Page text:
Consumers should buy only sustainably grown palm oil products

Palm oil can be found in nearly half of all grocery store products. It is employed for a wide variety of uses, including pre-cooking instant noodles, enhancing the shininess of chocolate, increasing the creaminess of ice cream and even improving the taste of lipstick. This delectably versatile ingredient is the most widely used vegetable oil on the planet, but the true costs of palm oil aren’t as easy to swallow as the treats it is found in.

The rainforests of Indonesia and Malaysia are some of the most breathtakingly biodiverse regions on the planet. Tigers prowl the forest floors, and elephants galavant through the foliage, while orangutans swing from the treetops. These tropical island nations also harbor Javan and Sumatran rhinos, the first and second rarest species of rhino in the world, respectively. In addition to these large, charismatic creatures, there are countless other fascinating species of plants, animals and insects that dwell in the mystifying jungles of Indonesia and Malaysia. Unfortunately, nearly 30 percent of known species are now endangered or threatened by habitat loss and deforestation, which is being driven primarily by palm oil producers.

Palm oil trees grow naturally in tropical rainforests, but they are interspersed among vast swaths of other indigenous plants, most of which possess little or no commercial value, although they are vital for the specialized forms of life that have evolved to live among them. Thanks to their economic significance, palm oil trees are given preferential treatment over most other native species. Miles upon miles of rainforests are clear cut each day to make room for endless, monotonous rows of palm oil trees. Despite the fact that Malaysia and Indonesia, along with other countries in Africa and South America, have enacted laws prohibiting careless, unregulated clear cutting, criminal plantations persistently supply a significant percentage of the world’s palm oil.

While rapacious palm oil plantations in tropical rainforests wreak direct havoc on exotic, indigenous wildlife, they also pose an indirect, though very real threat to people and the planet at large. When diverse jungles are clear cut to accommodate palm oil monocultures, the vegetative casualties that once absorbed carbon dioxide release tons of it back into the atmosphere. On top of the carbon dioxide that escapes from the corpses of fallen trees, tremendous amounts are also dislodged from the rainforest’s carbon rich peat soil after clear cutting occurs. By turning carbon sinks — regions that naturally remove carbon from the air, such as rainforests — into sources of carbon pollution, palm oil production contributes heavily to the acceleration of climate change. It is estimated that the palm oil industry is responsible for roughly 10 percent of annual global greenhouse gas emissions.

As of today, only about one percent of all palm oil is produced sustainably, but thanks to the efforts of environmental advocates and conscious consumers, that number is on the rise. In 2004 the Roundtable on Sustainable Palm Oil (RSPO) was formed, and it now certifies “sustainably” grown palm oil products. To receive RSPO certification producers must prove that their trees were grown on land that is specifically designated for palm oil, so as to minimize further deforestation. They must also show that their trees were grown legally in areas that have not been set aside for conservation or wildlife protection. Furthermore, RSPO certified oil cannot be grown on peatlands, or swampy lands, reducing the amount of carbon pollution resulting from their production. Finally, the RSPO has a greenhouse gas emission threshold for all certified palm oil producers.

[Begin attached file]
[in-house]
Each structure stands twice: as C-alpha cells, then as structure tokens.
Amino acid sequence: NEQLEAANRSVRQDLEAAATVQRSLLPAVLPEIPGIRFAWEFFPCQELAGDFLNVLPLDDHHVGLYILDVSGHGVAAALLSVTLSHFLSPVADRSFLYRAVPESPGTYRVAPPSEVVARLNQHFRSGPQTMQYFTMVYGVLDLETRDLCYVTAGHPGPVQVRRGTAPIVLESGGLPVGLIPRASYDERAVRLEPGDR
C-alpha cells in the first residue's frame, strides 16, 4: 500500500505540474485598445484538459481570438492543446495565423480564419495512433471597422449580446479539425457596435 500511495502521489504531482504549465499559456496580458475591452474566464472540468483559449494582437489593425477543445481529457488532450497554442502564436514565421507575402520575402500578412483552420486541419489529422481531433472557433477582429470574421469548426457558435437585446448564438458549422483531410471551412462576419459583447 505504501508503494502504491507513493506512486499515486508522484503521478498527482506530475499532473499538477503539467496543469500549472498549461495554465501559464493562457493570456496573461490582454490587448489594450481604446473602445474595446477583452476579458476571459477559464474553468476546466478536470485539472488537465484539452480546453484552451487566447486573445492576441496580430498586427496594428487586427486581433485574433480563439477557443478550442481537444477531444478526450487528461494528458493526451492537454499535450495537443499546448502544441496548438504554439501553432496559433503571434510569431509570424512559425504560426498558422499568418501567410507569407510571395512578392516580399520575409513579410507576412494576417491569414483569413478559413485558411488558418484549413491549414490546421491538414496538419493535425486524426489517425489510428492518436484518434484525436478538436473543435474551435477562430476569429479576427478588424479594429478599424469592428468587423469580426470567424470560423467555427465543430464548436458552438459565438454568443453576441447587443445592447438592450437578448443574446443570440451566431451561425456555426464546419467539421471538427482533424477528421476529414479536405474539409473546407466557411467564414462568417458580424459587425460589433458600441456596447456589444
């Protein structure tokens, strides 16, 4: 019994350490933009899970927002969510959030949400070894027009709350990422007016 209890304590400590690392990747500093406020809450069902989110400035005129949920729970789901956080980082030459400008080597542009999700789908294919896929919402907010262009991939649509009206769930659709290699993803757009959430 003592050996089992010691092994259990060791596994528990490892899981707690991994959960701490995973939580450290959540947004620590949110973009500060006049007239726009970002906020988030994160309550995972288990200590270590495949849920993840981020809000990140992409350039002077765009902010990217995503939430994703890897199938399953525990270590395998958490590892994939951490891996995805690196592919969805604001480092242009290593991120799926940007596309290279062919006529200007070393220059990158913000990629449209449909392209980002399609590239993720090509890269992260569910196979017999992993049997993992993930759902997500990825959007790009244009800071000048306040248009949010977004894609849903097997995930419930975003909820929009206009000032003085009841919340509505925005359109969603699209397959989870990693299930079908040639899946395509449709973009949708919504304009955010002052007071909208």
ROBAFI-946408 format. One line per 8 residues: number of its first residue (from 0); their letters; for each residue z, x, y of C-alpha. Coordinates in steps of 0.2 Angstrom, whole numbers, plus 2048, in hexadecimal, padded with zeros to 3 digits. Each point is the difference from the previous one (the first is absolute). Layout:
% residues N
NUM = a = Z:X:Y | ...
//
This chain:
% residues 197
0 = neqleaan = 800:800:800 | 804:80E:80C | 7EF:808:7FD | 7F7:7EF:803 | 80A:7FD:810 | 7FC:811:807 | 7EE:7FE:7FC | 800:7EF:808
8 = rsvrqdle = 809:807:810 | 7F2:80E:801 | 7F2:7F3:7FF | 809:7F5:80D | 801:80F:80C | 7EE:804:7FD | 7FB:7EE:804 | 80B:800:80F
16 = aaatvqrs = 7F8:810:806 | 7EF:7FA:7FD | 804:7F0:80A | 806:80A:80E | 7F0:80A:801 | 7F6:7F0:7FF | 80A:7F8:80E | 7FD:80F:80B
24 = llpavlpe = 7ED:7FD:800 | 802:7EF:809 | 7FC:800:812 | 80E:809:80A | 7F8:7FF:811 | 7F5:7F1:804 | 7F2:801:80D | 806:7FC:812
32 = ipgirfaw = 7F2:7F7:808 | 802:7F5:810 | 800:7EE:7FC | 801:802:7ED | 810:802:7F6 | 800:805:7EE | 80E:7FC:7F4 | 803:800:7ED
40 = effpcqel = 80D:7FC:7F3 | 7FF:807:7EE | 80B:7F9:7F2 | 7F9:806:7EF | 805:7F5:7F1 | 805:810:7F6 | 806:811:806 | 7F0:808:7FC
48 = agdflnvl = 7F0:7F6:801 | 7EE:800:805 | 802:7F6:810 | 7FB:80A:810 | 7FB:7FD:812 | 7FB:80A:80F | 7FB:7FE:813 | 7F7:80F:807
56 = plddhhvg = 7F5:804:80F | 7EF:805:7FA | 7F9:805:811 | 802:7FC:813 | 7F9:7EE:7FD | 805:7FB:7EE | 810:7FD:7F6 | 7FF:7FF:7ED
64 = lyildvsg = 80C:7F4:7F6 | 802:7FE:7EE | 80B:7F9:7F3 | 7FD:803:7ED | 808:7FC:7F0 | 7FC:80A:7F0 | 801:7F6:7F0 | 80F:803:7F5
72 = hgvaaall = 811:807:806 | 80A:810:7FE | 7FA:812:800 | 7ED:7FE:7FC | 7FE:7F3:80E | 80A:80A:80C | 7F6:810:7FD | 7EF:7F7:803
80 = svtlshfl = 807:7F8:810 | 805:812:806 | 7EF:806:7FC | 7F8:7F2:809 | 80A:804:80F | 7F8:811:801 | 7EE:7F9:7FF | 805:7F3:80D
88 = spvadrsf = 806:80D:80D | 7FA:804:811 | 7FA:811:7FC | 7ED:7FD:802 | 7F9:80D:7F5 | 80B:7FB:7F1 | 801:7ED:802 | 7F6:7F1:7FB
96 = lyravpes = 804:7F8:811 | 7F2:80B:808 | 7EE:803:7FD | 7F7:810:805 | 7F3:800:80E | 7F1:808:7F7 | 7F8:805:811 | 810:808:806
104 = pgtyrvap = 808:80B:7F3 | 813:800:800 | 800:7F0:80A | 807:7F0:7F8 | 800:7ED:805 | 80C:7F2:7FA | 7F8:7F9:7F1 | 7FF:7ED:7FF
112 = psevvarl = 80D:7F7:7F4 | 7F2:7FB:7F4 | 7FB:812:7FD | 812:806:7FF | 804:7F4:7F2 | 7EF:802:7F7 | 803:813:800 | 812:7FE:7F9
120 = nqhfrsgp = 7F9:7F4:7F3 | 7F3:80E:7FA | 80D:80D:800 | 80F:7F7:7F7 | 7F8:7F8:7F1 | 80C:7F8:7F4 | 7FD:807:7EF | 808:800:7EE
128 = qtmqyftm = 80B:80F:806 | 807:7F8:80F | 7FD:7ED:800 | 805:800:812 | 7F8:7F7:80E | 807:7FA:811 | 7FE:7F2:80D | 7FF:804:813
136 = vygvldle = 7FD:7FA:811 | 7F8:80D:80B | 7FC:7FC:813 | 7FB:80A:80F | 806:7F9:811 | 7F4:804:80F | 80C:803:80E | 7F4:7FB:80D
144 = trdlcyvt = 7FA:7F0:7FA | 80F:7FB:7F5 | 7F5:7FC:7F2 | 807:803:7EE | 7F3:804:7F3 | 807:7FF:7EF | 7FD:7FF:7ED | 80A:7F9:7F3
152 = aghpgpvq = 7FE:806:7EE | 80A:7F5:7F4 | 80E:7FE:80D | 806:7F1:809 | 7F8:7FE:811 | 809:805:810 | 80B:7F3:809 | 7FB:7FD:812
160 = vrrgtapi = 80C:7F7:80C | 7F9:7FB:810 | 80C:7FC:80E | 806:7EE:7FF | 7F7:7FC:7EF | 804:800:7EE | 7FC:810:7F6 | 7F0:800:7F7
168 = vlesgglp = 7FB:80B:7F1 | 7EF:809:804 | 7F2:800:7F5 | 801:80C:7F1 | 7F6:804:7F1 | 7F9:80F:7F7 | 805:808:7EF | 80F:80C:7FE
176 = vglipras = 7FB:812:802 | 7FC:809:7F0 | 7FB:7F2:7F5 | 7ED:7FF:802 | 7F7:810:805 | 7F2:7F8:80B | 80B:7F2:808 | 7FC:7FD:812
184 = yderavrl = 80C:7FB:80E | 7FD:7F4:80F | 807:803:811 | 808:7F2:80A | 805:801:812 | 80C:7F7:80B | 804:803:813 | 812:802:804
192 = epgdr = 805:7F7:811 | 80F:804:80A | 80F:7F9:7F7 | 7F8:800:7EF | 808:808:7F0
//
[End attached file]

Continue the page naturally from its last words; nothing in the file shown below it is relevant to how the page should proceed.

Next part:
These measures seem to be a step in the right direction, but the RSPO has come under heavy fire from the Union of Concerned Scientists, who say that the certification standards are subpar in terms of sustainability. UCS’s major qualm with the RSPO process is that it only holds producers accountable for land use practices beginning in 2008. Therefore, if a palm oil plantation has been situated on protected land, land that has been deforested irresponsibly, or peat-soil, since 2008, then it can still be grandfathered into the certification process. Thus, RSPO certification does not necessarily ensure that the product was made in a sustainable, environmentally safe way.

The UCS petitioned the RSPO to enact more stringent regulations, but to no avail. So the UCS conducted its own research and devised a scorecard ranking the most and least legitimately sustainable suppliers of palm oil products. Nestlé holds the top spot among packaged food companies, and Kraft comes in last. L’Oréal scores highest among personal care products, while Estée Lauder and Clorox — which sells Burt’s Bees — fight for the notorious title of least sustainable. Other categories can be found on the UCS’s website.

So next time you buy a candy bar, a bar of soap, lipstick, pizza or myriad other grocery store products, check to see if they contain palm oil. If the product does, check to see if it is RSPO-certified, or better yet, check out how the company ranks on the UCS’s scorecard. Once you start looking for it, you will be surprised at how frequently we use palm oil in our daily lives. While it can be a bummer to think that our affinity for tasty snacks and smooth textures is contributing to the desolation of the Earth and its most majestic creatures, it is also empowering to know that, through simple changes in our consumption habits, we can become champions for the planet’s rainforests and their awesome inhabitants.

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